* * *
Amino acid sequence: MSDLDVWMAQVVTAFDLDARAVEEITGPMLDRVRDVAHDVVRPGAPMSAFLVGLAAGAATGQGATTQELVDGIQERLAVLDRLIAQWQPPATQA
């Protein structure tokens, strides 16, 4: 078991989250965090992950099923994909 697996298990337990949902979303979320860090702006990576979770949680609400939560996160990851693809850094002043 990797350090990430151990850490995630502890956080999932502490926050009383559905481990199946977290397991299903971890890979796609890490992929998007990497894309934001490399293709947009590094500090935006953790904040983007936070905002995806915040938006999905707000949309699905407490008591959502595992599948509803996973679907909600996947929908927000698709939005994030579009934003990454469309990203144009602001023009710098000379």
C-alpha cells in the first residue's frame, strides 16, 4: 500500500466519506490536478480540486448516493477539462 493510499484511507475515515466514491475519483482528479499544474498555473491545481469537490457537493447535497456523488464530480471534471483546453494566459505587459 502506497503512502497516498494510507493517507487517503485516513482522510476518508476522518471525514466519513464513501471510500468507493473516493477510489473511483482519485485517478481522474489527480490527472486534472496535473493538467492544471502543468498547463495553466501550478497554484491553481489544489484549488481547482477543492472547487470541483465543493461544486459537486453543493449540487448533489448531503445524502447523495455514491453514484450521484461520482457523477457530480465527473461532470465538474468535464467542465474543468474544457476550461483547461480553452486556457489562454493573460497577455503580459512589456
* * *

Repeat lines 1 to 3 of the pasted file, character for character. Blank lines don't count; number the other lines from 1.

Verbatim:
Amino acid sequence: MSDLDVWMAQVVTAFDLDARAVEEITGPMLDRVRDVAHDVVRPGAPMSAFLVGLAAGAATGQGATTQELVDGIQERLAVLDRLIAQWQPPATQA
């Protein structure tokens, strides 16, 4: 078991989250965090992950099923994909 697996298990337990949902979303979320860090702006990576979770949680609400939560996160990851693809850094002043 990797350090990430151990850490995630502890956080999932502490926050009383559905481990199946977290397991299903971890890979796609890490992929998007990497894309934001490399293709947009590094500090935006953790904040983007936070905002995806915040938006999905707000949309699905407490008591959502595992599948509803996973679907909600996947929908927000698709939005994030579009934003990454469309990203144009602001023009710098000379």
C-alpha cells in the first residue's frame, strides 16, 4: 500500500466519506490536478480540486448516493477539462 493510499484511507475515515466514491475519483482528479499544474498555473491545481469537490457537493447535497456523488464530480471534471483546453494566459505587459 502506497503512502497516498494510507493517507487517503485516513482522510476518508476522518471525514466519513464513501471510500468507493473516493477510489473511483482519485485517478481522474489527480490527472486534472496535473493538467492544471502543468498547463495553466501550478497554484491553481489544489484549488481547482477543492472547487470541483465543493461544486459537486453543493449540487448533489448531503445524502447523495455514491453514484450521484461520482457523477457530480465527473461532470465538474468535464467542465474543468474544457476550461483547461480553452486556457489562454493573460497577455503580459512589456